Trudging solemnly out to the field behind Grant, I heard a flight of geese honking.
Crows were calling out raucously as they do when I take nuts out in the morning.
Otherwise, there was nothing to mark the procession of two sad humans.
Gimpy-crow and its mate were perched at the top of a dead tree down the hill.
We tell ourselves what we must to soothe our aching hearts.
Grant had found a place in a far corner of the field, next to the woods where he could dig a deep enough grave.
Tears spilling down my face, I gently transferred the small corpse of our beloved Lucy to Grant who laid her in her resting place and covered her over.
The simplest possible burial. I had wrapped our little cat in a towel and one of the pink blankets she seemed to love, including inside her shroud a toy I had made and a little ball of felt that comprised fur from her housemates.
Pointless and sentimental.
Previously, the bodies of our deceased pets have been cremated. I’ve lost count of how many small boxes of ash there are.
When sorting out my aunt’s belongings, I found the remains of her various dogs. There was only one sensible action to take.
Quickly dumping the contents of a large glass jar, I rinsed it and refilled it with the ashes of the 5 cocker spaniels.
The funeral director was a sensible man who agreed to place the jar inside the coffin.
That much, at least, I got right.
On a Saturday morning, burial was the only sensible option for Lucy and as I hope this will be my final residence, it felt right to bury her here.
Perhaps in time all of our ashes will be spread there over her remains.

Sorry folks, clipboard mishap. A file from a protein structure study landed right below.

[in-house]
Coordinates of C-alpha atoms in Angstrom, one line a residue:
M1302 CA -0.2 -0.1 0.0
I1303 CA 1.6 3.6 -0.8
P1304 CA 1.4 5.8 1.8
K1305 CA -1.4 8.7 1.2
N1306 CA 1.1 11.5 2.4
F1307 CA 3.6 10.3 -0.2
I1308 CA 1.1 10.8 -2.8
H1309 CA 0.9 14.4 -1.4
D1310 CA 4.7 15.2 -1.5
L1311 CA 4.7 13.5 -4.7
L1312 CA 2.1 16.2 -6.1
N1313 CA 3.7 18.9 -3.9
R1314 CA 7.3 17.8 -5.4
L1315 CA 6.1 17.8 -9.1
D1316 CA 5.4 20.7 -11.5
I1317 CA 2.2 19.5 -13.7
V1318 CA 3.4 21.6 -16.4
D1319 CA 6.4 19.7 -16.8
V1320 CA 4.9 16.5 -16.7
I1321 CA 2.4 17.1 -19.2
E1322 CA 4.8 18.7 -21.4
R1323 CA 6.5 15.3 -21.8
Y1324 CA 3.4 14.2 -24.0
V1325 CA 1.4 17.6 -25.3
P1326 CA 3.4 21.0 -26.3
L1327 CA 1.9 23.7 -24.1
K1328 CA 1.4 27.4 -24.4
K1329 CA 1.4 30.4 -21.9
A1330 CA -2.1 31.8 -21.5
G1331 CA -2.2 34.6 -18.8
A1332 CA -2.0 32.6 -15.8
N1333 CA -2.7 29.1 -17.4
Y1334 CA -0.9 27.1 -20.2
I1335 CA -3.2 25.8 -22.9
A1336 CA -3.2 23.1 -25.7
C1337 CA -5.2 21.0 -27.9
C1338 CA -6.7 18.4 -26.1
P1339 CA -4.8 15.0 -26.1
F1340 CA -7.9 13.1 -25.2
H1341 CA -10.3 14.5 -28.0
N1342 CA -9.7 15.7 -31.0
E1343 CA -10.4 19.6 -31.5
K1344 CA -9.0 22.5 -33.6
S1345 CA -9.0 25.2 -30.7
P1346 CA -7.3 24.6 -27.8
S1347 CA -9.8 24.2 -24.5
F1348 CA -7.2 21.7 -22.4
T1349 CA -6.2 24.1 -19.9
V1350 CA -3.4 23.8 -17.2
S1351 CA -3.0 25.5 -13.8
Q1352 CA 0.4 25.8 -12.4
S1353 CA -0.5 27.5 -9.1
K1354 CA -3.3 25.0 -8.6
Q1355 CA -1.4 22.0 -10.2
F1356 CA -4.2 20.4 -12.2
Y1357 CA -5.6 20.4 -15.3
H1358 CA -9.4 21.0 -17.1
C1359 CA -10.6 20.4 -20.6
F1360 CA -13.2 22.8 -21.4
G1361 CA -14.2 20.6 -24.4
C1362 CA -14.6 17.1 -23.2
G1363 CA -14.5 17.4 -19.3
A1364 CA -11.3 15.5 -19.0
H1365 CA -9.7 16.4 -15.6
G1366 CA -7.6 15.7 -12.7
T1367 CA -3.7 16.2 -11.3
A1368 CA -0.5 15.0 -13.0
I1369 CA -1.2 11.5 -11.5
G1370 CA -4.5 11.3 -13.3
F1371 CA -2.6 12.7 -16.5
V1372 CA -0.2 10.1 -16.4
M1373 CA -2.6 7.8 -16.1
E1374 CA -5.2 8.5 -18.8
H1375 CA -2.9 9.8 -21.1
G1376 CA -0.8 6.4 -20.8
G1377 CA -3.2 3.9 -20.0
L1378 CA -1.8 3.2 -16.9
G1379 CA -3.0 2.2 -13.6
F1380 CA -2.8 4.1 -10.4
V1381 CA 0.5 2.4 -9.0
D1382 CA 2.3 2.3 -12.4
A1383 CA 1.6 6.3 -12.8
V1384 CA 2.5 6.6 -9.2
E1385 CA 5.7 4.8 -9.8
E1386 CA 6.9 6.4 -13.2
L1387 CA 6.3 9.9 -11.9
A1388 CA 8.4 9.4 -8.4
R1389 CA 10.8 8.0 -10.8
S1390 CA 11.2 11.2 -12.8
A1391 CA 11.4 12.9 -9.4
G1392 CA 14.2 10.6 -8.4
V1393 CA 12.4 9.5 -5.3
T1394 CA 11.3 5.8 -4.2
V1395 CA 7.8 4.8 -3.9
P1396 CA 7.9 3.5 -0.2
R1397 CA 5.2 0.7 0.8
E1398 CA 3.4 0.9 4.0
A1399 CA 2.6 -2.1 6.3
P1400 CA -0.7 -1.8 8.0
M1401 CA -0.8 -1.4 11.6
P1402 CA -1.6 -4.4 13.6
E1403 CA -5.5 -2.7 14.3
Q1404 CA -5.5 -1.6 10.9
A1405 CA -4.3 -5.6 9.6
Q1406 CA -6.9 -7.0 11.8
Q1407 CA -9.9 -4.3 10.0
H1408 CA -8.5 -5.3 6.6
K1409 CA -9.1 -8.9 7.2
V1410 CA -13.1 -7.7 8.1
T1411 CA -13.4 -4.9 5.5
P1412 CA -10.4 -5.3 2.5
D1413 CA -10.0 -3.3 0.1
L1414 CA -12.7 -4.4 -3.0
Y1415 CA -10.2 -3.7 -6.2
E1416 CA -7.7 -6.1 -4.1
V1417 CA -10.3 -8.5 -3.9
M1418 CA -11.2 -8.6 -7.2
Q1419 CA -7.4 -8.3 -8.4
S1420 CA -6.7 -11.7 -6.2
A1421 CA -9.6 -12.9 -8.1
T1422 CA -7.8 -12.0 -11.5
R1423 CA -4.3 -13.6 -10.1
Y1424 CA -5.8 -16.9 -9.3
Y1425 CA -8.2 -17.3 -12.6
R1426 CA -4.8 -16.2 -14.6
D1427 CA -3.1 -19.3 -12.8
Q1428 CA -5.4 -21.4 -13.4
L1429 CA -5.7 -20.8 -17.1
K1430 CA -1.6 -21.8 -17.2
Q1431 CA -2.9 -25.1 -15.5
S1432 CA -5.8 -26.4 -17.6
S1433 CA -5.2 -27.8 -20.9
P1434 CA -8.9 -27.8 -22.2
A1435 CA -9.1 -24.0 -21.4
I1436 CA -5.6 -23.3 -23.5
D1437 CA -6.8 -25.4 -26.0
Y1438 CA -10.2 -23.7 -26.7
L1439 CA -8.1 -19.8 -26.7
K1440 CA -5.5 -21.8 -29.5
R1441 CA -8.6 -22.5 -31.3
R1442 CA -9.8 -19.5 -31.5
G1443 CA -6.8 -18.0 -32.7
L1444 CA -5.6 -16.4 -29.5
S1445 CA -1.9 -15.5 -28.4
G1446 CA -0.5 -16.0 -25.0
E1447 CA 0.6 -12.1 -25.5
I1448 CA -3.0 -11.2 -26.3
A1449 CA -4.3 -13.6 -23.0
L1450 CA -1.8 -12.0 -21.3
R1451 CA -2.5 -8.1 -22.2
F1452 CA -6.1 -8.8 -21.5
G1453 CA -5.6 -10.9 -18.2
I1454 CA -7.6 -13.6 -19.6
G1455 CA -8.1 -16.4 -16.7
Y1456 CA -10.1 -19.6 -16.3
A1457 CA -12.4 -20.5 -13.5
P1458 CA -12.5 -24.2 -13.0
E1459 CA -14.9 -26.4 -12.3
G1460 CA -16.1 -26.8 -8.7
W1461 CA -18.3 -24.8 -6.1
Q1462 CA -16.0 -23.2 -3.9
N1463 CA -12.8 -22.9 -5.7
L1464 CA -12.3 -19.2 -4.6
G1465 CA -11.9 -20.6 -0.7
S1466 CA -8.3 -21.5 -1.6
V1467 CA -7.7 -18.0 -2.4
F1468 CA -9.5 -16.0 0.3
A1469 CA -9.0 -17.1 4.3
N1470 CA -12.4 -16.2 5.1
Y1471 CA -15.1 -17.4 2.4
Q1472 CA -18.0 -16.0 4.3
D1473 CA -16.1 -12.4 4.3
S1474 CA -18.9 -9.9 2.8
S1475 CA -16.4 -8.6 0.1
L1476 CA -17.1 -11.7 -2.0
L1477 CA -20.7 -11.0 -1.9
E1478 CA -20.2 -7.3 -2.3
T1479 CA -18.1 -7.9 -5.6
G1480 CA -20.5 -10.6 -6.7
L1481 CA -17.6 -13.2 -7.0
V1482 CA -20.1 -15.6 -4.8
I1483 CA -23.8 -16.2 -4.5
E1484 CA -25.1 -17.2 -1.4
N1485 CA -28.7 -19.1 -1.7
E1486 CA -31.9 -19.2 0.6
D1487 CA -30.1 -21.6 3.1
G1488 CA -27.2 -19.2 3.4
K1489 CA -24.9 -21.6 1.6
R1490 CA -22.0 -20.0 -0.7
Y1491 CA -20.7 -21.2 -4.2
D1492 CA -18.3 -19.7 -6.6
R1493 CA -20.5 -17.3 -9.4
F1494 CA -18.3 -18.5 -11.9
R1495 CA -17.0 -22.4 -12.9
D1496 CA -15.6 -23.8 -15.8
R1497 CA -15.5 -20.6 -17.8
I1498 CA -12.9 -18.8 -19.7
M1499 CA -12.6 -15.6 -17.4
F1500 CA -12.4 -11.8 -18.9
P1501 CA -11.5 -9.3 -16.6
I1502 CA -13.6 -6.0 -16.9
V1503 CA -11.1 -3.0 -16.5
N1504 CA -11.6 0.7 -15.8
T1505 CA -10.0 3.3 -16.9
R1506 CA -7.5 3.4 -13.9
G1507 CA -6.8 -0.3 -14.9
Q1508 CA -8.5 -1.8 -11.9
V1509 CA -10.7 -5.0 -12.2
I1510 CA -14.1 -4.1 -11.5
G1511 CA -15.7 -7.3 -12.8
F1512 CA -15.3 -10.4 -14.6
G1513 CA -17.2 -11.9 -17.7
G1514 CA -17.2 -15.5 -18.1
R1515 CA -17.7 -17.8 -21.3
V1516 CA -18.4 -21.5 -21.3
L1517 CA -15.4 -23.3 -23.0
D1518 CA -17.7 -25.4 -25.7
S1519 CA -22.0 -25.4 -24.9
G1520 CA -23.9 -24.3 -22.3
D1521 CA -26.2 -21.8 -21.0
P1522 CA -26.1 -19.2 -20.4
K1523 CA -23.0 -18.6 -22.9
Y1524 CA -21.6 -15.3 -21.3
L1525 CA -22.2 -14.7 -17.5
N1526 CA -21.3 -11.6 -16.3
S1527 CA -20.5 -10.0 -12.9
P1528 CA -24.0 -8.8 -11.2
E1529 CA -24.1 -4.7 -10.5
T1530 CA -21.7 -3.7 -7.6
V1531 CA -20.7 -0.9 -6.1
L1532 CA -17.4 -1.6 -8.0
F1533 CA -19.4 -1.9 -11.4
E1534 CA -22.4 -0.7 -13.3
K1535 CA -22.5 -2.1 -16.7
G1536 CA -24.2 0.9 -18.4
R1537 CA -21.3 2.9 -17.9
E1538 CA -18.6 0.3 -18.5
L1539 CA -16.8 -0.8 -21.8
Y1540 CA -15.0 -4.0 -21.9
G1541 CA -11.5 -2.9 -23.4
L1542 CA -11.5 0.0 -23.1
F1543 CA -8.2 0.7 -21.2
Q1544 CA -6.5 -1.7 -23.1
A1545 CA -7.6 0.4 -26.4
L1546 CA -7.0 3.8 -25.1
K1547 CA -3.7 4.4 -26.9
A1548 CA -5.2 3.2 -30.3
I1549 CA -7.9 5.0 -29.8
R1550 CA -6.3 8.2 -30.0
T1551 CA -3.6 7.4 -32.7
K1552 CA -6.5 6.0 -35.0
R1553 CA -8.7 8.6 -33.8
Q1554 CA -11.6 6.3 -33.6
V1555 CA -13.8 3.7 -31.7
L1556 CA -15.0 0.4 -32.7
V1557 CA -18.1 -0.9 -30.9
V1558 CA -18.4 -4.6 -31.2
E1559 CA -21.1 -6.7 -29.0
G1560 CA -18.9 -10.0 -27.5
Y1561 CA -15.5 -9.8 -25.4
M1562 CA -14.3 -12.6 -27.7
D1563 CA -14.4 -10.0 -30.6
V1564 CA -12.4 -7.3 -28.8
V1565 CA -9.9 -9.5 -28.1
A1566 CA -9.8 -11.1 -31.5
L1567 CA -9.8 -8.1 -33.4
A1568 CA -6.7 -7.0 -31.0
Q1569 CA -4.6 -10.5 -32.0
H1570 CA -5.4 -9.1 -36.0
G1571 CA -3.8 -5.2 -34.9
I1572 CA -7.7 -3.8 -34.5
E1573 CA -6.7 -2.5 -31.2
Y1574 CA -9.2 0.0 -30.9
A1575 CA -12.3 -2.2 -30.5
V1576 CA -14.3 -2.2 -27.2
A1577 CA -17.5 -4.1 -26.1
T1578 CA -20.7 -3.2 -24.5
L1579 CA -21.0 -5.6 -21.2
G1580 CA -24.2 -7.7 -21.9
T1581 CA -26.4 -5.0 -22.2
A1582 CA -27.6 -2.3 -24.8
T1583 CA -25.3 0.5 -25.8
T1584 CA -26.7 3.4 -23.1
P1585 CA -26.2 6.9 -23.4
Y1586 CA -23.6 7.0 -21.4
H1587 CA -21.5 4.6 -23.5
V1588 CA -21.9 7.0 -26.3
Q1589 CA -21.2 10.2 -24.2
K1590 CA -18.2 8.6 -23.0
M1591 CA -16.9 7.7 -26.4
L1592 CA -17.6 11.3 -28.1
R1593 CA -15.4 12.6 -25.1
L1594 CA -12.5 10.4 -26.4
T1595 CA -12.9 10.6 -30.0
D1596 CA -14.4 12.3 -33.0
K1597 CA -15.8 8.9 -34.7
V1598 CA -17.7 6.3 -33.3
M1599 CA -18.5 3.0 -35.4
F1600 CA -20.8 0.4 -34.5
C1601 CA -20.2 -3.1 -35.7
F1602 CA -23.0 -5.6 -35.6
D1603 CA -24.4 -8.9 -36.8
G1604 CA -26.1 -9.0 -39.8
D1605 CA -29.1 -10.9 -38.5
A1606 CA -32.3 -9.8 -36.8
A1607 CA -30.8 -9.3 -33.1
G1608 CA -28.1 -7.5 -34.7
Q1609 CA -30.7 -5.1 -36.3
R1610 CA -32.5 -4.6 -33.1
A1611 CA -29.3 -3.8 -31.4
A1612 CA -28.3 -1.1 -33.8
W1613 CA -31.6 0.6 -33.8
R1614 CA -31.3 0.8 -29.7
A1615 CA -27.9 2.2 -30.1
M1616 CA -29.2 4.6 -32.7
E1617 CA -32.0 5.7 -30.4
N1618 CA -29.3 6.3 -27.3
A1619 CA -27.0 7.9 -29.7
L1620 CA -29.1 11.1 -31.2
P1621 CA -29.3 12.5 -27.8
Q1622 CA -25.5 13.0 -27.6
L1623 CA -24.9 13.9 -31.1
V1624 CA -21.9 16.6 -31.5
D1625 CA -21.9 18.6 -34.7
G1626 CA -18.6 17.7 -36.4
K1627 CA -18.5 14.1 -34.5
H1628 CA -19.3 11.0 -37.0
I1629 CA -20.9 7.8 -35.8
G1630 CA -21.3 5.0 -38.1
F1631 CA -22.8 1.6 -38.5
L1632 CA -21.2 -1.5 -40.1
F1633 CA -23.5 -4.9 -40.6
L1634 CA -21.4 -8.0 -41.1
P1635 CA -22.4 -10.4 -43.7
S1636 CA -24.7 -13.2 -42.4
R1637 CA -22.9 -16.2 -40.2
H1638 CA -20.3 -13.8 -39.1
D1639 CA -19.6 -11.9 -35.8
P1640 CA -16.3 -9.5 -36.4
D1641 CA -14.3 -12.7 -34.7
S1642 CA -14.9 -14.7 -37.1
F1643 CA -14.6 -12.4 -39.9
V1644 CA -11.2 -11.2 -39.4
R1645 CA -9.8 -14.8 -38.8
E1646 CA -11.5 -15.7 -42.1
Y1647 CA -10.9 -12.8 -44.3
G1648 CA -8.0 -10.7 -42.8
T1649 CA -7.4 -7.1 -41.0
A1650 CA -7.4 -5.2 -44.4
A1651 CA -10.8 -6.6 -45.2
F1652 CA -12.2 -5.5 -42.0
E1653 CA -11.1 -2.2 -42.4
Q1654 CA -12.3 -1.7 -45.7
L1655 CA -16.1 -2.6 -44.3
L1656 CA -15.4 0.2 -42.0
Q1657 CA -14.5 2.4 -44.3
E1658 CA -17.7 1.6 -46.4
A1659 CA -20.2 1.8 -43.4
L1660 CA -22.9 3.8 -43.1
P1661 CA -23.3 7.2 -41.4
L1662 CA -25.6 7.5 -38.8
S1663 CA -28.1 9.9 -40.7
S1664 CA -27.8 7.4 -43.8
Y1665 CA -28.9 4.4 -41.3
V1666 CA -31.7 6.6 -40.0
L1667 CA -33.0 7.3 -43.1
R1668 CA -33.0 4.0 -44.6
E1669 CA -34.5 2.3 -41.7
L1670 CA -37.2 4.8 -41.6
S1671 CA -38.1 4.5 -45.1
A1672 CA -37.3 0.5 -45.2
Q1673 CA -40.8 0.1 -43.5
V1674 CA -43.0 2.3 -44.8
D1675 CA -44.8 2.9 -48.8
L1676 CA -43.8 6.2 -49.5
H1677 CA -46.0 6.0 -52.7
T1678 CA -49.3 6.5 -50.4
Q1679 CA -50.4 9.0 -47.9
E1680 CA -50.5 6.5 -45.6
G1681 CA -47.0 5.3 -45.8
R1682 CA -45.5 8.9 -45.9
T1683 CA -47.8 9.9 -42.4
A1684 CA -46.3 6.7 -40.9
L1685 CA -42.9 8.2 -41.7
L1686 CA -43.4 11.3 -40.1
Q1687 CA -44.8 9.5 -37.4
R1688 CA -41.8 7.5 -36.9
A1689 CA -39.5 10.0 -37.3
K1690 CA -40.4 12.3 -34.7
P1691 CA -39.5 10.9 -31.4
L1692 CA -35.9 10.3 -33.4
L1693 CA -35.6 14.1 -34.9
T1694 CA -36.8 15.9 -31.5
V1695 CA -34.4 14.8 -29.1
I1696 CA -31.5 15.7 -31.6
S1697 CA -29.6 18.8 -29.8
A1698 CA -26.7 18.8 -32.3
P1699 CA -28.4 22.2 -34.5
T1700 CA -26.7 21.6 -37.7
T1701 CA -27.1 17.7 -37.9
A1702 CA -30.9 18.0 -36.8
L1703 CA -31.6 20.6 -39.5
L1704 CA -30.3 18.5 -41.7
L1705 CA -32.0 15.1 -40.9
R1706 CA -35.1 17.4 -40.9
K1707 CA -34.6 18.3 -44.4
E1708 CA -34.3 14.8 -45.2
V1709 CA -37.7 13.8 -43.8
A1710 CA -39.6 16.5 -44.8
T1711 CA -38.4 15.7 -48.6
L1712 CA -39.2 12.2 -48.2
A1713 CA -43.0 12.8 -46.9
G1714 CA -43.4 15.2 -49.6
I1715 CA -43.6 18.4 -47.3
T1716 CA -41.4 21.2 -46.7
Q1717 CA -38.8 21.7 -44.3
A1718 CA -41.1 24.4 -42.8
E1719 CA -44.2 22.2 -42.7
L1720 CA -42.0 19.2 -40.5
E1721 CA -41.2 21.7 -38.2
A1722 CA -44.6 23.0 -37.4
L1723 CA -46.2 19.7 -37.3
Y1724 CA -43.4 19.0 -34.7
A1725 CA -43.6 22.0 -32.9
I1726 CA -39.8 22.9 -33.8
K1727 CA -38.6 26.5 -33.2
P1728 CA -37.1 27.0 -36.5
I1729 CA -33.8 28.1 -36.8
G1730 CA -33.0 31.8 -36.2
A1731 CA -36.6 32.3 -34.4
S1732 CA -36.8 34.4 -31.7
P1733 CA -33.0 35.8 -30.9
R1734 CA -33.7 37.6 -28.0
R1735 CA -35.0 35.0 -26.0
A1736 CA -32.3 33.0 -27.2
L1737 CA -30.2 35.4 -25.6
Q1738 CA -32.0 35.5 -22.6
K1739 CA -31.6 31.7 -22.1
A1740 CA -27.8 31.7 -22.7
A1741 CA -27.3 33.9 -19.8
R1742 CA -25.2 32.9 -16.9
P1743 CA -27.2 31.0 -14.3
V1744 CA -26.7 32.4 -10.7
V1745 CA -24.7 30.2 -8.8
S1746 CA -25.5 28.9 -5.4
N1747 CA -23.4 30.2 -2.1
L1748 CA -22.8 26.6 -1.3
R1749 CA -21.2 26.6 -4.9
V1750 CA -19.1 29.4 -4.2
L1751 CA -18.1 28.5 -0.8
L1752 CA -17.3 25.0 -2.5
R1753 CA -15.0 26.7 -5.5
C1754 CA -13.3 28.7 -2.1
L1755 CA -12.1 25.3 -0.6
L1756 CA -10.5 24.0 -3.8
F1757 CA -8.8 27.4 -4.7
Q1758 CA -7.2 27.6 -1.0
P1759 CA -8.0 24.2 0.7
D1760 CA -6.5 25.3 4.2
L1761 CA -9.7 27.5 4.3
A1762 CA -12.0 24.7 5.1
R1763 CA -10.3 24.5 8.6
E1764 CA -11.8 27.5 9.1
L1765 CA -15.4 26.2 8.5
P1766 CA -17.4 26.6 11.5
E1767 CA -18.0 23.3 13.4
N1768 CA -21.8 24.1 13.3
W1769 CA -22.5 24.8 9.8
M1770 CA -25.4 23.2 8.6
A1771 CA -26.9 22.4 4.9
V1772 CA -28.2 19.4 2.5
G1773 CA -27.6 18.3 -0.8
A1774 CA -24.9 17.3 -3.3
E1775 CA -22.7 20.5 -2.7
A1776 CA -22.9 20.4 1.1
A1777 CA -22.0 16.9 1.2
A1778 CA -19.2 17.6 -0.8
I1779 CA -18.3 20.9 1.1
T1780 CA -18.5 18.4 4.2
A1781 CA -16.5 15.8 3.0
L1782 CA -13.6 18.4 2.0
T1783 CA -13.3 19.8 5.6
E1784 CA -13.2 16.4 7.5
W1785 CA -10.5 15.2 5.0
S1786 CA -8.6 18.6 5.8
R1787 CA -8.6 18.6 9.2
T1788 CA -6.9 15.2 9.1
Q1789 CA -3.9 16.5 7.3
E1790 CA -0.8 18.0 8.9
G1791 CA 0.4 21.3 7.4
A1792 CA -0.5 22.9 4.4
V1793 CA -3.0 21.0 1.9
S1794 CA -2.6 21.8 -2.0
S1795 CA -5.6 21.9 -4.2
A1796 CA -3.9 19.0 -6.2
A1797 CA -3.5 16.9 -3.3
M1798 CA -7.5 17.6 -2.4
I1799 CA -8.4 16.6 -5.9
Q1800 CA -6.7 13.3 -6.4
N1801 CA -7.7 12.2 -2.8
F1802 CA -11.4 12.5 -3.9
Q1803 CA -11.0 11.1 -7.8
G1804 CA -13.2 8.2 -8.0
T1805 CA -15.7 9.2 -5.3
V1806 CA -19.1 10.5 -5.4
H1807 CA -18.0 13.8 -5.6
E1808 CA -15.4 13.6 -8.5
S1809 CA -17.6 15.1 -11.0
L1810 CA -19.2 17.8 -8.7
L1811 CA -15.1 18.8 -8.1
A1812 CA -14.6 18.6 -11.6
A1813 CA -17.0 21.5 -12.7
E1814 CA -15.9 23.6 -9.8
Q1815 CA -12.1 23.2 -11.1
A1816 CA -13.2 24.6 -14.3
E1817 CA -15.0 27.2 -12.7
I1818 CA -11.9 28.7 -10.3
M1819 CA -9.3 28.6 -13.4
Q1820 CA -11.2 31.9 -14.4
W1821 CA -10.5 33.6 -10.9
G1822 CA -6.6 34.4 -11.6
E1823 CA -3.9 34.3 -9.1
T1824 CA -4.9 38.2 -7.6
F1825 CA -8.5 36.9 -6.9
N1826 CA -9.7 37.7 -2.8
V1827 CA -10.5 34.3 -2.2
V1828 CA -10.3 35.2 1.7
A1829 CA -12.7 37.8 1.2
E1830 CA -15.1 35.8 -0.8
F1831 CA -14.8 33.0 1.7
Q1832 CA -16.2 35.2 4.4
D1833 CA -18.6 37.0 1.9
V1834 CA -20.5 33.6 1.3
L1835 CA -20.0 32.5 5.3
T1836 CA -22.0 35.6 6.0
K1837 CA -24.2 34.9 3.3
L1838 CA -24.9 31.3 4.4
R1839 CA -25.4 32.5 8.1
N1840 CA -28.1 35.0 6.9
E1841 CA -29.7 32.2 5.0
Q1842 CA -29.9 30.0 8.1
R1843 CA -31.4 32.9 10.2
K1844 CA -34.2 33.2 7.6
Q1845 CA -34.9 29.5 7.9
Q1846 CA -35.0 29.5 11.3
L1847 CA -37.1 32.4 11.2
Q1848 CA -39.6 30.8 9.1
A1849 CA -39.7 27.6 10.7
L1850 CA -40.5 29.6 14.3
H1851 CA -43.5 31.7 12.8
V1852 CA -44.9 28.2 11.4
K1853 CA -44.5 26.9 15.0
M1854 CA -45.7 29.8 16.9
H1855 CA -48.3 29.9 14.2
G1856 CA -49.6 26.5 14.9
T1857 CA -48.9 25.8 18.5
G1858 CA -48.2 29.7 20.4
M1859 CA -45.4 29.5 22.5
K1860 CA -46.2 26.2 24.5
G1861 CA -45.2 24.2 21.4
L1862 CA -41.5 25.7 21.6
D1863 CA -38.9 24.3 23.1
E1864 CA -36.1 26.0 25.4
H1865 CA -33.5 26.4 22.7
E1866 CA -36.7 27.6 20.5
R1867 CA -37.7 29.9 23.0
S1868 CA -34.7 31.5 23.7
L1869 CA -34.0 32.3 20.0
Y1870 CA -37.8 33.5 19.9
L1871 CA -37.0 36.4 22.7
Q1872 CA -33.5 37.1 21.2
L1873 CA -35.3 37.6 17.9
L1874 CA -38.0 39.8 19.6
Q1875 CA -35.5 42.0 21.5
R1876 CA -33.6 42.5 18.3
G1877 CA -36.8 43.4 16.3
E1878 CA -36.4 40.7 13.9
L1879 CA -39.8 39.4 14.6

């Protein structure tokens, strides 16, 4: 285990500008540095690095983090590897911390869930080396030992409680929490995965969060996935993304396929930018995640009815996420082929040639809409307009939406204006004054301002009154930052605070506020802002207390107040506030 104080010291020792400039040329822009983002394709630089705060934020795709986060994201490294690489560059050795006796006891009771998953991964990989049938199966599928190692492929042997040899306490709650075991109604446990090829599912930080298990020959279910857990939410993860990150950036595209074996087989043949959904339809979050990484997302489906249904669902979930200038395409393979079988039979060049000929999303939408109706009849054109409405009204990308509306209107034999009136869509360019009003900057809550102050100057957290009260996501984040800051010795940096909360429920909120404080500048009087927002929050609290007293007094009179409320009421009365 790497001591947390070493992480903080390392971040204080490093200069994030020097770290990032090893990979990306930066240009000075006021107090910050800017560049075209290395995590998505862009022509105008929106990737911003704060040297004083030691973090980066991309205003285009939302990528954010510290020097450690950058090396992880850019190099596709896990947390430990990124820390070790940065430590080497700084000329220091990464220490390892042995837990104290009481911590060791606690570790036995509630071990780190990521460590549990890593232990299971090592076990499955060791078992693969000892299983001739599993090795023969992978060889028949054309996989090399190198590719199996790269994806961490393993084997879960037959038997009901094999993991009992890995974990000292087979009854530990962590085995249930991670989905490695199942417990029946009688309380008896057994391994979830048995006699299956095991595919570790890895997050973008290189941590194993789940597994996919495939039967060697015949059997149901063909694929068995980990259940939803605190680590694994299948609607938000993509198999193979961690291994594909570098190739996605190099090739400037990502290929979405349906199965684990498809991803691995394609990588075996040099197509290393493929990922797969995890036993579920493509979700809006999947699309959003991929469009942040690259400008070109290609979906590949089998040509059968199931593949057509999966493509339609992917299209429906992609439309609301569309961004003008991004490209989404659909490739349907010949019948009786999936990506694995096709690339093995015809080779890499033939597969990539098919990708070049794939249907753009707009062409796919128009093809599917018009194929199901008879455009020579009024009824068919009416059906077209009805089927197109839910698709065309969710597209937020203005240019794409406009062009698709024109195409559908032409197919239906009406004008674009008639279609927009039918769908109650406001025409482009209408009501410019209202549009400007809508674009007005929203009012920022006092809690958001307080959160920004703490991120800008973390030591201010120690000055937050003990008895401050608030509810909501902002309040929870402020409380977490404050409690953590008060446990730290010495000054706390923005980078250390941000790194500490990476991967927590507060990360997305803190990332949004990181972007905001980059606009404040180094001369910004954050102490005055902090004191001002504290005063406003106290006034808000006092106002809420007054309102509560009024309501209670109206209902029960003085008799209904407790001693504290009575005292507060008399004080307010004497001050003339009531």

Once the spirit has left, does it make the slightest bit of difference?
When I inquired about how to dispose of two dead rabid raccoons, I was told: “Double bag and put them in the garbage.”
At the time I found this quite upsetting, but what is the shell in the end, but rubbish?
After we buried Lucy this morning, I didn’t know what else to do but write about it.
Late on Thursday, I noticed that Lucy was restless, constantly circling and behaving as cats do when they have urinary tract problems.
We couldn’t get an appointment until the next day but we had some medication and the vet told us to also administer gabapentin for the discomfort. It made Lucy dopey and she slept on my bed.
Yesterday, we dropped Lucy at the vet and waited anxiously for their report, which turned out to be optimistic.
As I wrote after, when we got her home, Lucy still seemed wobbly and unsettled.
As she was blind, we didn’t want her to stagger about and thought it best to make her comfortable in small spare room.
The night before, Lucy had seemed comforted when I cradled her in my arms but last night she didn’t want to be held.
What should I have done differently? I was really quite concerned, but we had taken her to the vet.
Additional handling was probably the last thing she would have wanted. I think it would have made no difference.
We will never know what caused Lucy’s sudden demise. I had a bad feeling when I went to bed last night but then, I am a worrier.
When I opened the door to Lucy’s room this morning, she was lying beneath a chest of drawers, having died sometime during the night.
Such a mixture of emotions came up but the grief did not kick in immediately.